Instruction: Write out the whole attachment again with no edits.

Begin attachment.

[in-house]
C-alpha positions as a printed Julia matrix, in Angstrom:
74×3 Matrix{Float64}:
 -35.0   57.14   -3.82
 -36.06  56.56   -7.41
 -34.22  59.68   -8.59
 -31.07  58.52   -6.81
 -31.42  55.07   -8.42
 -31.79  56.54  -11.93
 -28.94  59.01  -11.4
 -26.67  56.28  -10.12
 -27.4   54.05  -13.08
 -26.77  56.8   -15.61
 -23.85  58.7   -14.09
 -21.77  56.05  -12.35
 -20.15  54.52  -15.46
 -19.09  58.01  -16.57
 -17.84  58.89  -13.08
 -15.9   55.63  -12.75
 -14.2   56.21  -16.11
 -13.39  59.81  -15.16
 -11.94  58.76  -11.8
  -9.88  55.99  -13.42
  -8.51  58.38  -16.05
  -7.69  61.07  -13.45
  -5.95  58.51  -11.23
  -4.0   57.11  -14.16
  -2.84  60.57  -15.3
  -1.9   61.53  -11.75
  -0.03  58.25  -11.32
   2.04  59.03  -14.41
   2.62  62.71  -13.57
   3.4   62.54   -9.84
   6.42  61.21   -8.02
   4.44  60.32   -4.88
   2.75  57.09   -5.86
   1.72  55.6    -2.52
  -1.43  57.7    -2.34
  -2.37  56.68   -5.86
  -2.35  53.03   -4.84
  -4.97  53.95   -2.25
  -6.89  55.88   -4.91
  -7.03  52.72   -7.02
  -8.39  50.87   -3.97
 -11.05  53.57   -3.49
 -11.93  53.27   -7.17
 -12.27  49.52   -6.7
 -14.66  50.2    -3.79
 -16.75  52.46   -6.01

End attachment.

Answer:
[in-house]
C-alpha positions as a printed Julia matrix, in Angstrom:
74×3 Matrix{Float64}:
 -35.0   57.14   -3.82
 -36.06  56.56   -7.41
 -34.22  59.68   -8.59
 -31.07  58.52   -6.81
 -31.42  55.07   -8.42
 -31.79  56.54  -11.93
 -28.94  59.01  -11.4
 -26.67  56.28  -10.12
 -27.4   54.05  -13.08
 -26.77  56.8   -15.61
 -23.85  58.7   -14.09
 -21.77  56.05  -12.35
 -20.15  54.52  -15.46
 -19.09  58.01  -16.57
 -17.84  58.89  -13.08
 -15.9   55.63  -12.75
 -14.2   56.21  -16.11
 -13.39  59.81  -15.16
 -11.94  58.76  -11.8
  -9.88  55.99  -13.42
  -8.51  58.38  -16.05
  -7.69  61.07  -13.45
  -5.95  58.51  -11.23
  -4.0   57.11  -14.16
  -2.84  60.57  -15.3
  -1.9   61.53  -11.75
  -0.03  58.25  -11.32
   2.04  59.03  -14.41
   2.62  62.71  -13.57
   3.4   62.54   -9.84
   6.42  61.21   -8.02
   4.44  60.32   -4.88
   2.75  57.09   -5.86
   1.72  55.6    -2.52
  -1.43  57.7    -2.34
  -2.37  56.68   -5.86
  -2.35  53.03   -4.84
  -4.97  53.95   -2.25
  -6.89  55.88   -4.91
  -7.03  52.72   -7.02
  -8.39  50.87   -3.97
 -11.05  53.57   -3.49
 -11.93  53.27   -7.17
 -12.27  49.52   -6.7
 -14.66  50.2    -3.79
 -16.75  52.46   -6.01